This section is from "Every Woman's Encyclopaedia". Also available from Amazon: Every Woman's Encyclopaedia.
Meaning of the Term Family - Valid and Invalid Arrangements - Parties to an Agreement-support by the Court - Actions to Set Aside or Vary Agreements
A family arrangement is a transaction between members of the same family which is for the benefit of the family generally. Matters which would be fatal to the validity of similar transactions between strangers are not objections to the binding effect of family arrangements which tend to the preservation of the family property, or to the avoidance of family disputes and litigation, or to the saving of the honour of the family.
Family used in this sense has a wide meaning, including illegitimate members and persons yet to be born.
The following are examples of family arrangements which have been supported by the Court. A settlement made by parents on the occasion of their child's marriage making provision for the mother, though outside the marriage consideration, on her giving up her right to dower in her husband's estate.
An agreement between father and son altering the limitations of a family settlement.
An agreement providing for payment of the son's debts in consideration of his giving up his interest in the family business.
A covenant to settle property on a nephew, alienated from his father by a marriage without his father's consent, in order to reconcile father and son.
A resettlement of the family property making provision for an illegitimate child.
An agreement between members of a family to divide equally whatever they obtain under the will of an ancestor.
An agreement between co-heiresses dividing the property between them.
The following are examples of family arrangements which cannot be supported :
Any dealing between parent and child, before the latter is fully emancipated, exclusively for the advantage of the parent.
A compromise of claim to estates founded on a mistake as to the title induced by misrepresentation of one of the parties to the compromise.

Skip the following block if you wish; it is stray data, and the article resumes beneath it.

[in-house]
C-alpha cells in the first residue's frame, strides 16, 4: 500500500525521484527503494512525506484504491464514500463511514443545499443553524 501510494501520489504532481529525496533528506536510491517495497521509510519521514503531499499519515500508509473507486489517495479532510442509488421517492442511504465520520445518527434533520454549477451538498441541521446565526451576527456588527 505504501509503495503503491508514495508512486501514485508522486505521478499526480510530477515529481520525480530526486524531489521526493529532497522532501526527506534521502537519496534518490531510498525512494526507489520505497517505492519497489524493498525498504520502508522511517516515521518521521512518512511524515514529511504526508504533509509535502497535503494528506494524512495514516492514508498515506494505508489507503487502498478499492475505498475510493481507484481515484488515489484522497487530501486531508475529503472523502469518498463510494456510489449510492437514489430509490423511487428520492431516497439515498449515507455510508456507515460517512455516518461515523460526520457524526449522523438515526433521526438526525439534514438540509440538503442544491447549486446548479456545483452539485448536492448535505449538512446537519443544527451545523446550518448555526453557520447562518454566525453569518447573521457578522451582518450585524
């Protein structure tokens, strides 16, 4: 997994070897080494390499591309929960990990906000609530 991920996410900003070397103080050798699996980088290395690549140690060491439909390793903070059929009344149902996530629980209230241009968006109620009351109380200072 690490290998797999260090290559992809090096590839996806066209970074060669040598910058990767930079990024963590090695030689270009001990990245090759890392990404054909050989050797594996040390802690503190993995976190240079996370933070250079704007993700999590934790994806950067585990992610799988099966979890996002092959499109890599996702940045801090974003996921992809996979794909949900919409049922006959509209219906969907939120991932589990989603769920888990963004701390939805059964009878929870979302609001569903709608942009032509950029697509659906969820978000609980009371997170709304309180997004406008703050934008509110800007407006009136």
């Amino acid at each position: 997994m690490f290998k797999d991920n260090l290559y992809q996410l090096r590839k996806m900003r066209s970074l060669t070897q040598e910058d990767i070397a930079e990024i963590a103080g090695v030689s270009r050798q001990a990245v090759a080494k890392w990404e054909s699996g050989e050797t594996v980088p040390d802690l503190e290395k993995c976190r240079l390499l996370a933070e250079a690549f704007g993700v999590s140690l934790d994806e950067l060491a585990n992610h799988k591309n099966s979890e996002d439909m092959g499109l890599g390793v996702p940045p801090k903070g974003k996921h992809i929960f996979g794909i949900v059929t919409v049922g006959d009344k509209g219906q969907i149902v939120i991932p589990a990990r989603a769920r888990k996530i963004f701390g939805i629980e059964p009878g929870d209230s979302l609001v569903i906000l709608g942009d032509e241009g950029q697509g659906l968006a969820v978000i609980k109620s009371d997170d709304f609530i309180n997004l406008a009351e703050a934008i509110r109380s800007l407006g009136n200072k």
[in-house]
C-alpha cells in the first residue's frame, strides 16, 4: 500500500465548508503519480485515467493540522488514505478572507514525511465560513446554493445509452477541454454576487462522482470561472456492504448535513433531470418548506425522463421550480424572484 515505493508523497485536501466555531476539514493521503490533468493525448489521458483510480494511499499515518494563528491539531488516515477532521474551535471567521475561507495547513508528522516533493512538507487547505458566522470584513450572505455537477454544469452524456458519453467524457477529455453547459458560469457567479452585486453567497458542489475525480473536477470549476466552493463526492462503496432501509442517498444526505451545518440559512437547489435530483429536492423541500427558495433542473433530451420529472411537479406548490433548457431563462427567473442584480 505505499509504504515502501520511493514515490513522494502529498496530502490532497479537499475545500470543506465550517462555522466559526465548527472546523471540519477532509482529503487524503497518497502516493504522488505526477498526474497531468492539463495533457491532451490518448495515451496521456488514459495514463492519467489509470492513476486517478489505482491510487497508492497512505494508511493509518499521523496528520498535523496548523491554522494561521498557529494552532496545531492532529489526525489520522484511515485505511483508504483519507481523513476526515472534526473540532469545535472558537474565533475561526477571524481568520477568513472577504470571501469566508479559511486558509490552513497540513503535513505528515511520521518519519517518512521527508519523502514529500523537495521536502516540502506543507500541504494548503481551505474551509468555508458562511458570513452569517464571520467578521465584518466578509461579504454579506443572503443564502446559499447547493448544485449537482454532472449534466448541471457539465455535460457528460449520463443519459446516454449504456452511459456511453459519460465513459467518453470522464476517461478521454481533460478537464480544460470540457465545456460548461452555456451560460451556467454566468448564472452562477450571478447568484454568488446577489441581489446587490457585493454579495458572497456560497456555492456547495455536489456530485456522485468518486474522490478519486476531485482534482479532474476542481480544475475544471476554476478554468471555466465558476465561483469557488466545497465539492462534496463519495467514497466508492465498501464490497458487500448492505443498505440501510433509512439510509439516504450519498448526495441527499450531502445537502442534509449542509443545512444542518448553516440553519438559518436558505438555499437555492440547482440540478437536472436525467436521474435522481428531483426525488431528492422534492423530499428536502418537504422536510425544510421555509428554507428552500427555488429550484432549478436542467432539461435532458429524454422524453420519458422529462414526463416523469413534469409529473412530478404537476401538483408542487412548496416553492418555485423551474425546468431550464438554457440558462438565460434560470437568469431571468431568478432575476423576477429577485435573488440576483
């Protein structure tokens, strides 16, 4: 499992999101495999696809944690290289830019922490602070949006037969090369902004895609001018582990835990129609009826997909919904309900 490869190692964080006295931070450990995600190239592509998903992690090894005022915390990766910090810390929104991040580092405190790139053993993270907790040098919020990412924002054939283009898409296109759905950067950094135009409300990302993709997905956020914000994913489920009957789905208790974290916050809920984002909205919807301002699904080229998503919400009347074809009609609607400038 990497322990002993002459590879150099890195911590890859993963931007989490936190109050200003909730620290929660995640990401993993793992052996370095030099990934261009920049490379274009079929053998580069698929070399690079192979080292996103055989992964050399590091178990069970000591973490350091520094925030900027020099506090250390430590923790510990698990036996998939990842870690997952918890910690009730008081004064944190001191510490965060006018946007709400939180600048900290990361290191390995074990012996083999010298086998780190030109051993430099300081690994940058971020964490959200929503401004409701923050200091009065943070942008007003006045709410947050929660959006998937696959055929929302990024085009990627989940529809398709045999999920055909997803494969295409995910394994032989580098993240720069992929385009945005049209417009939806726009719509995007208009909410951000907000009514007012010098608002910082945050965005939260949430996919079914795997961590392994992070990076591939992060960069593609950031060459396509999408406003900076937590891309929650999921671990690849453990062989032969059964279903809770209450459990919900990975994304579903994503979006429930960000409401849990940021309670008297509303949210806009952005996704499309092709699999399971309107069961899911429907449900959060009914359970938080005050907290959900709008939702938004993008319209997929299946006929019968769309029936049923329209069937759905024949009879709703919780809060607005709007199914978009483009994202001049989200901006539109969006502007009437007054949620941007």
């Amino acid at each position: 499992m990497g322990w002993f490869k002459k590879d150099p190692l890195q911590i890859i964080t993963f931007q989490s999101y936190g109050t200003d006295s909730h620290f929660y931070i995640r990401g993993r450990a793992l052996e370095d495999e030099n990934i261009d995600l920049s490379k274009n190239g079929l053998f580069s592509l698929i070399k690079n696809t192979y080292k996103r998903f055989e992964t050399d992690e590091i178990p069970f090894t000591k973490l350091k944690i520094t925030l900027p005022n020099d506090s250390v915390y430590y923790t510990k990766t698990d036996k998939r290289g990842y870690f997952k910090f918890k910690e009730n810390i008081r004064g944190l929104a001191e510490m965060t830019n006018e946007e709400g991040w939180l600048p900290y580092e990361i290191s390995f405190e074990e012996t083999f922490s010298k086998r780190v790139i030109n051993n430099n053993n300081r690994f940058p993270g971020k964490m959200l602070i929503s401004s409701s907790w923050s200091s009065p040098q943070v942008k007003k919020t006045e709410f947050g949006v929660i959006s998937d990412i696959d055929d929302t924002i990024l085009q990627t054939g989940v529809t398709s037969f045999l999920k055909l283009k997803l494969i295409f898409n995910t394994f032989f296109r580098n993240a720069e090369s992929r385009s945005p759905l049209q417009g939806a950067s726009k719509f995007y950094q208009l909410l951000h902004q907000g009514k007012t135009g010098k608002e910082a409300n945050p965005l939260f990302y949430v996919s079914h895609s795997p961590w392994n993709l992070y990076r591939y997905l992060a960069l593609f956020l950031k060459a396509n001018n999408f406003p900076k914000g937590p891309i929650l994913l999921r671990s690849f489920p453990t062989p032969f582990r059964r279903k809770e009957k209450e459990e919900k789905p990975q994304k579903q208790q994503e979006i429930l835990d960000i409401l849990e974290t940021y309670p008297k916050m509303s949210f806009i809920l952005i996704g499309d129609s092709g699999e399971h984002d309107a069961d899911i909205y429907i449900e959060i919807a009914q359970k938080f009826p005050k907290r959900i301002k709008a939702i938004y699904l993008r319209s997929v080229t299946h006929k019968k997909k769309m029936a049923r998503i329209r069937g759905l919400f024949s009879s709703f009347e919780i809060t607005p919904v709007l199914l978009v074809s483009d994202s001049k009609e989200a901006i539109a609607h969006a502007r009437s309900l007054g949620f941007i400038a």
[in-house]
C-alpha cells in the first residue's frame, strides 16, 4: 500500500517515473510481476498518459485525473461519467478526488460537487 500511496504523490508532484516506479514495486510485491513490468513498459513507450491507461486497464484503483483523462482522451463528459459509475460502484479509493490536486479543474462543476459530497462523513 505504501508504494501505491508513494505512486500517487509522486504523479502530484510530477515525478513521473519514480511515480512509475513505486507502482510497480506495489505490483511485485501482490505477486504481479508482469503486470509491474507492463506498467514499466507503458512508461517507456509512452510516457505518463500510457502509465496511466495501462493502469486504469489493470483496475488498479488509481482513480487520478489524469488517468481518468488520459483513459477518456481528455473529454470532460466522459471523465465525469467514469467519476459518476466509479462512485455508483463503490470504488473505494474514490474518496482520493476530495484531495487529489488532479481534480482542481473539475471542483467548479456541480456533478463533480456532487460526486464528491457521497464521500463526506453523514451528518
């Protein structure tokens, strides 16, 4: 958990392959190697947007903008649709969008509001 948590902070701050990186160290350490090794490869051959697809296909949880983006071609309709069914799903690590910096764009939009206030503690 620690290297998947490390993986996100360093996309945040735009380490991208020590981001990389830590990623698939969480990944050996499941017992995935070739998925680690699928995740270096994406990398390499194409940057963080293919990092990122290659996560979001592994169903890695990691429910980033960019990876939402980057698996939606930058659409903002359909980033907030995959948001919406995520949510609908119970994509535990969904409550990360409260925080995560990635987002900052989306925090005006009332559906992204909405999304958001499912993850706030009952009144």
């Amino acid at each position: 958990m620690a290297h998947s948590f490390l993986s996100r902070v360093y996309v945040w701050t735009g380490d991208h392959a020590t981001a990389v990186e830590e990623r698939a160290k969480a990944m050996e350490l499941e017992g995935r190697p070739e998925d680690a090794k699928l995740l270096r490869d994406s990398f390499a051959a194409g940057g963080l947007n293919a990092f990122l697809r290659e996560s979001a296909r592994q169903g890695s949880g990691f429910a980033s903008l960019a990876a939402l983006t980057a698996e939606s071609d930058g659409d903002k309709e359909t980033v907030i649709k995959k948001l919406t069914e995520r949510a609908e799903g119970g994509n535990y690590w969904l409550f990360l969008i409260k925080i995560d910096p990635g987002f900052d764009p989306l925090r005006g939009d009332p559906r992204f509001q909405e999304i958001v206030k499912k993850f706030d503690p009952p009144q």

An agreement as to division of property where the heir gave up property to which he had undoubted rights without consideration, and where he was ignorant, a drunkard, and without professional assistance, though there was no evidence of fraud or undue influence.
An agreement as to family property not executed by all the intending parties to it.
Any members of a family may be parties to a family agreement. Agreements between husband and wife, parent and child, legitimate or illegitimate, uncle and nephews and nieces, co-heiresses, brothers, have all been supported as family arrangements. An arrangement is not implied from a mere course of dealing, although it is strong evidence of an agreement in existence. All parties must adopt the arrangement, otherwise it will not be binding even on those who have executed the document. Persons not parties to a family arrangement may benefit under it and be within the consideration of the contract.
The Court will support as a family arrangement any transaction between members of the same family which is generally for the benefit of the family estate or of all the parties concerned. The absence or inadequacy of the consideration is, as a rule, not inquired into, but the family arrangement must be mutual and reasonable. Any party being in an inferior position by reason of undue influence, drunkenness, ignorance, non-disclosure, or misrepresentation will render it defective or, at any rate, voidable.
It is not essential that the various parties should have separate advice. Any party may be properly advised by the family solicitor, although it is obvious that there may be occasions when it is advisable for some of the parties to be advised by a separate solicitor or counsel, as, for example, when they are at a disadvantage through lack of education or of an inferior social position. It is not sufficient merely to read over the documents, the parties must be made to understand their effect.
The right to set aside or vary the terms of an arrangement may be lost by acquiescence, long delay, the acquisition of rights by third parties, or the impossibility of restoring matters to their former state. Slight differences from the intention of the parties contained in the document are no ground for cancellation, but only for ratification. An obnoxious feature may also be removed by the same means.
If all the parties have acted in good faith, no costs will be given on either side; nor are costs usually given if there has been considerable delay in seeking the assistance of the Court.